• The postoperative rate of improvement in functional outcome as measured by the Harris Hip Score (HHS), WOMAC (Western Ontario), and SF-12 over time. [ Time Frame: 3 wk, 6 wk and 12 mo ] [ Designated as safety issue: No ]
  • The difference between groups with respect to implant position and leg length. [ Time Frame: 3 wk, 6 wk, 12 mo ] [ Designated as safety issue: No ]
Not Provided
Not Provided
 
A Trial Comparing Mini-posterior Approach and Direct Anterior Approach
A Prospective, Randomized, Clinical Trial Comparing the Clinical Outcomes Following Total Hip Arthroplasty by a Single Surgeon Using Either a Mini-posterior Approach or a Direct Anterior Approach
The purpose is to determine if differences exist in the attainment of functional milestones that reflect activities of daily living between mini-posterior and direct anterior approach total hip arthroplasty (THA). The investigators also hope to determine if the general health outcome after direct anterior total hip arthroplasty was better than that after mini-posterior-incision total hip arthroplasty as measured with Short Form-12 (SF-12) scores, and to evaluate variation of surgical factors of the two procedures on the basis of the operative time, component positioning, and occurrence of early complications.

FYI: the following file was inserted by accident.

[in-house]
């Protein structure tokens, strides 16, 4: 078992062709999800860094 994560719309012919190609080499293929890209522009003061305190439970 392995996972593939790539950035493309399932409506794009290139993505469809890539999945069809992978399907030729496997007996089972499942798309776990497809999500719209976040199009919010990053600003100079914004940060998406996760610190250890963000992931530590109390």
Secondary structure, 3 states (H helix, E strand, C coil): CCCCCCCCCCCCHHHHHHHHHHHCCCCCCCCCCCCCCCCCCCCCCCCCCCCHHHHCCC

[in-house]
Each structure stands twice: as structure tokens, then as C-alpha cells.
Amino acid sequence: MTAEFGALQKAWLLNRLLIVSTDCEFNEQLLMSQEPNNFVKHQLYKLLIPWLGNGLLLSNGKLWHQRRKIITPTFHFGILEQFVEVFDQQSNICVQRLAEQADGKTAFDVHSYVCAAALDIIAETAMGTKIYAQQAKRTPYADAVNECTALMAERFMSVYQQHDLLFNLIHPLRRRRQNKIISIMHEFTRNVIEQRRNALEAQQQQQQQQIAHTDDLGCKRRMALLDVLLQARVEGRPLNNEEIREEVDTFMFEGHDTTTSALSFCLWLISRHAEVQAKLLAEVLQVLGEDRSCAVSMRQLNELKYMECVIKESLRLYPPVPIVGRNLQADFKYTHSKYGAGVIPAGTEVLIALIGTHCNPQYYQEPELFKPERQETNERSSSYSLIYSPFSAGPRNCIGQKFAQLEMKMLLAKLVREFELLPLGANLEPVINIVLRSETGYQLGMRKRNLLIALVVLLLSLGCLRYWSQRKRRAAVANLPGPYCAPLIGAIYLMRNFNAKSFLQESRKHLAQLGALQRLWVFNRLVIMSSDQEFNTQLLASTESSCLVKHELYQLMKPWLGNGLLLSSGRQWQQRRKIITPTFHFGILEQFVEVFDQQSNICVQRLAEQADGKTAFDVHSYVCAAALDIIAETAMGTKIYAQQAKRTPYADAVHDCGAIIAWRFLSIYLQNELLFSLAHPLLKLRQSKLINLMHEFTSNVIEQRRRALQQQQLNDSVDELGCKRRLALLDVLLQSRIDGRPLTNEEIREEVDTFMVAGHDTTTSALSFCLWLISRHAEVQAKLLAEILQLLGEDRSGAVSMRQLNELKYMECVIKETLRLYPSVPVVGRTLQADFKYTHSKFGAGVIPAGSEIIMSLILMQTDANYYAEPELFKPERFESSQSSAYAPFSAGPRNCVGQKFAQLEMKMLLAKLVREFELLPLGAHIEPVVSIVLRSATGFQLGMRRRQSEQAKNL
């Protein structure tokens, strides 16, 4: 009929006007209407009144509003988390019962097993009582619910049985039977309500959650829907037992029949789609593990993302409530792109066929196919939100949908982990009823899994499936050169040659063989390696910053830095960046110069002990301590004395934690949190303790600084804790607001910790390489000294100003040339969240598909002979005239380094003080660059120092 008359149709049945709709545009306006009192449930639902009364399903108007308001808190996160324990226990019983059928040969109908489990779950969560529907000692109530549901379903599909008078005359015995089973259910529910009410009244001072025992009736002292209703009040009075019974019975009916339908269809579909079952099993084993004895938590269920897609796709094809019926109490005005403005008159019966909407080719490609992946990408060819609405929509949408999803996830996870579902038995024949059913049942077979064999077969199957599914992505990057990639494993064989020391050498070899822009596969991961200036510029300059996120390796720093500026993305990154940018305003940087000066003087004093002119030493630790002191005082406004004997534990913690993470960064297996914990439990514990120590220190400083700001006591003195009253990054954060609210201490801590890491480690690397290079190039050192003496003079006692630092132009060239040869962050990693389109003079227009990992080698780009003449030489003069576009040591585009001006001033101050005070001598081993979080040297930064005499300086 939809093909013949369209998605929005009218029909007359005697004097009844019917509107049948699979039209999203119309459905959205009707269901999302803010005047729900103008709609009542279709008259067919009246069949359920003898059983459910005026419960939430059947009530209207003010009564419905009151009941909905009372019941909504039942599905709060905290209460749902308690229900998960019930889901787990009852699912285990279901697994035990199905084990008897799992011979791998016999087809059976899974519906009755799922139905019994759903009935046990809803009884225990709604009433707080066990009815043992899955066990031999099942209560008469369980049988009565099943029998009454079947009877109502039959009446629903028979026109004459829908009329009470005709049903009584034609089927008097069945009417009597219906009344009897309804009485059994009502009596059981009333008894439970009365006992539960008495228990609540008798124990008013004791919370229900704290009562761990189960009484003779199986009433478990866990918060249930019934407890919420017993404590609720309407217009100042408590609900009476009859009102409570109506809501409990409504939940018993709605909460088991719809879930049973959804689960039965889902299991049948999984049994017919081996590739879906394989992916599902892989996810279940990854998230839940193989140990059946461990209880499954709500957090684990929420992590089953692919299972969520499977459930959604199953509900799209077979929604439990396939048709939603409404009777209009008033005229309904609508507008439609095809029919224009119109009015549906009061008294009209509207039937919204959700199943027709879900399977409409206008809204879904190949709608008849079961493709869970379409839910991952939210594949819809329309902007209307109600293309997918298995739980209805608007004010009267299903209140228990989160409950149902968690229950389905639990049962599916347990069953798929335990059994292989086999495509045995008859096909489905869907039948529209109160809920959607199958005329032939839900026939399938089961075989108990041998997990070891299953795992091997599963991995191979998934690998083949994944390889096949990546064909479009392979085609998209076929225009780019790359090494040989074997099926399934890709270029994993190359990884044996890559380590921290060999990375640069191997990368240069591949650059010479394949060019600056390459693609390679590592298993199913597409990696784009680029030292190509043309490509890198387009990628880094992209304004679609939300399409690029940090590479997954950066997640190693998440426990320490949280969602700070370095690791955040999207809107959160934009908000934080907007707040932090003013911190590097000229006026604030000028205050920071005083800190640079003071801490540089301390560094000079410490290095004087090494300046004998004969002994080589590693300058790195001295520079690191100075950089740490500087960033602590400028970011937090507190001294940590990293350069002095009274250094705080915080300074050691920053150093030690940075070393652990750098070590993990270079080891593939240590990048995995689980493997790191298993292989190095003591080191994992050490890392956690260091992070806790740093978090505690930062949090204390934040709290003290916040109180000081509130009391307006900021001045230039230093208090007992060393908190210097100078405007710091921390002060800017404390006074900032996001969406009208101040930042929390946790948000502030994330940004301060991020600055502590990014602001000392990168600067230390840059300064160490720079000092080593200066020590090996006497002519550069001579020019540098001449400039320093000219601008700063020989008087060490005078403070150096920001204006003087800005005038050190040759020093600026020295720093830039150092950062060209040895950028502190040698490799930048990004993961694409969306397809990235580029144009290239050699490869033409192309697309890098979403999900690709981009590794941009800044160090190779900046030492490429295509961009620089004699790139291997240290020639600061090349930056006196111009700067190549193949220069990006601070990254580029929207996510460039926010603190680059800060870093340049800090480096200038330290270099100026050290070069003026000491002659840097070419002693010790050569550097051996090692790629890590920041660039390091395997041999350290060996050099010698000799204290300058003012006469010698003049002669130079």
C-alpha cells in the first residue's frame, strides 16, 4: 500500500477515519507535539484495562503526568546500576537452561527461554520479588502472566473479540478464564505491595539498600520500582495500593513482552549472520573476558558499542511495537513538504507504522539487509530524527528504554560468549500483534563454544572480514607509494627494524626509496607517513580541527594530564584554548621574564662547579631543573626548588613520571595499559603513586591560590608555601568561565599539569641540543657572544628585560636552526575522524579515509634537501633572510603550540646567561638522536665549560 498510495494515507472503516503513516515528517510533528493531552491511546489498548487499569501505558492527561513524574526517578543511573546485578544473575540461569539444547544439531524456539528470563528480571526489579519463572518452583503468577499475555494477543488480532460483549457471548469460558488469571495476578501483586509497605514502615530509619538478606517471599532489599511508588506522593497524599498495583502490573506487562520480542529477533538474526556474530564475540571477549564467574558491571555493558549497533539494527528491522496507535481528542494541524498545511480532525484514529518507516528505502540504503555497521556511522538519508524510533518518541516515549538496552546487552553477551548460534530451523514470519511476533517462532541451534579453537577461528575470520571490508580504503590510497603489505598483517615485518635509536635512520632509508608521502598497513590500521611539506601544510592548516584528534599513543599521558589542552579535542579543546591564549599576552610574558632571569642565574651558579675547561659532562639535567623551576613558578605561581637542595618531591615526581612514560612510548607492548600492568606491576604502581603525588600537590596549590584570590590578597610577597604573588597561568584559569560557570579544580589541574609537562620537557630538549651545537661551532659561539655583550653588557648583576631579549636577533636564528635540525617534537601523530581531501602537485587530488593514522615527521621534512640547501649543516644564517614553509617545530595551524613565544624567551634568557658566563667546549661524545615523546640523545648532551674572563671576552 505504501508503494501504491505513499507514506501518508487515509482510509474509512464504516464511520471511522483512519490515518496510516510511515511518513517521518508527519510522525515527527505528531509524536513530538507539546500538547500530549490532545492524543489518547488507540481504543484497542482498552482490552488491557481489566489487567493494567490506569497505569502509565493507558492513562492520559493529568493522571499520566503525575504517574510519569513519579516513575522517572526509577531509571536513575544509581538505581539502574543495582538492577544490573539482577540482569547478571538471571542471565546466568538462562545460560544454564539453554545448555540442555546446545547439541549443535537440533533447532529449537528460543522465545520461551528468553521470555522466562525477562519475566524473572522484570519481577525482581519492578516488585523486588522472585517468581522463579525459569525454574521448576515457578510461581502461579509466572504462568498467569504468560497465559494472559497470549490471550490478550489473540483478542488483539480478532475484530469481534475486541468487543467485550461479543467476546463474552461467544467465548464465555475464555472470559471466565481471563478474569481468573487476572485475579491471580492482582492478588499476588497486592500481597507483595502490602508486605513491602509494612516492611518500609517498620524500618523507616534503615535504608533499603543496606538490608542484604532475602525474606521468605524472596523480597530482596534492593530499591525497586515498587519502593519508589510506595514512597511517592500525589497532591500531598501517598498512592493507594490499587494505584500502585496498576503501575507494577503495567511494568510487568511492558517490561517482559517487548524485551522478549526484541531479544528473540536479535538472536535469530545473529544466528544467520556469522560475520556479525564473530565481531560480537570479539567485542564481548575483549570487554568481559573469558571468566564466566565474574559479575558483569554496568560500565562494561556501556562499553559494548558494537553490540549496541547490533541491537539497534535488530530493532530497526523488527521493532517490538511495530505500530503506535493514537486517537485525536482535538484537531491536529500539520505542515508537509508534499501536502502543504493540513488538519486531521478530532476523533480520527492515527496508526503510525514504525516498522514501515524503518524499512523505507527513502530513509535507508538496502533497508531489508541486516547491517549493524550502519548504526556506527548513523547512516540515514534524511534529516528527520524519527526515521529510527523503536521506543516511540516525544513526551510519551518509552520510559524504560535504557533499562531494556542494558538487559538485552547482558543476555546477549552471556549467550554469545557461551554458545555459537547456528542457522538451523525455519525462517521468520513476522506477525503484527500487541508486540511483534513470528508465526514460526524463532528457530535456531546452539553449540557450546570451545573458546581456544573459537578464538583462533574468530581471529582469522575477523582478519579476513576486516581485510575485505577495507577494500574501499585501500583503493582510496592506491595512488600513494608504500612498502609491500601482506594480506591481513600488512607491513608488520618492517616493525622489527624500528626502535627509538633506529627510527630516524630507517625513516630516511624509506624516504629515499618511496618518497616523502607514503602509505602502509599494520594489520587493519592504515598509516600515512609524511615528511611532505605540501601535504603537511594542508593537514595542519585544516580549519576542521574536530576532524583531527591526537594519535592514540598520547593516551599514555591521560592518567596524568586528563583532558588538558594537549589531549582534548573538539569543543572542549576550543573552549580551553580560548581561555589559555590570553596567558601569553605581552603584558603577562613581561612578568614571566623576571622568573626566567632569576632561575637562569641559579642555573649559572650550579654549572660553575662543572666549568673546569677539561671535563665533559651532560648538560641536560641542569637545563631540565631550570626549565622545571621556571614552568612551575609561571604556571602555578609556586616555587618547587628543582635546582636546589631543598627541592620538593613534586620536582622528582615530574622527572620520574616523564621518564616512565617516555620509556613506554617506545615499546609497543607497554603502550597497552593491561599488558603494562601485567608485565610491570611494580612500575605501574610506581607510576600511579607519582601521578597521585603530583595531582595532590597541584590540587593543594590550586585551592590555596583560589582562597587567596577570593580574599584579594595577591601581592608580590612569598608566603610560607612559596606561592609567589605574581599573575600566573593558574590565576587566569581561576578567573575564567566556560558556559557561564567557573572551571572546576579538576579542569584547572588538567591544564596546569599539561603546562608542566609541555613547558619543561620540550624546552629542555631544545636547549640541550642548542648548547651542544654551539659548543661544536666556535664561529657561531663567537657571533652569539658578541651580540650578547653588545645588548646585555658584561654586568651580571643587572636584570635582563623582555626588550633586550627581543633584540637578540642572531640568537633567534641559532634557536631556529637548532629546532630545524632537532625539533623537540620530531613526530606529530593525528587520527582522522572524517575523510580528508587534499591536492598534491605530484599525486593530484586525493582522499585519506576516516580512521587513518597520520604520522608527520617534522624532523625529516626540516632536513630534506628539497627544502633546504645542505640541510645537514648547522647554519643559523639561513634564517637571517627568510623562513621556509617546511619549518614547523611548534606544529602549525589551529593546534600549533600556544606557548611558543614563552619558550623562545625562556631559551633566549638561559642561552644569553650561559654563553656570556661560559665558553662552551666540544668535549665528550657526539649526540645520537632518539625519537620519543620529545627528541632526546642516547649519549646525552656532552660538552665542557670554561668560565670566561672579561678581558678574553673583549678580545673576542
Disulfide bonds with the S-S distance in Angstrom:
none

A number of studies have compared surgical approach for total hip arthroplasty. The influence of surgical outcome as a function of approach comparing mini-posterior to direct anterior has not been reported in a randomized, prospective manner.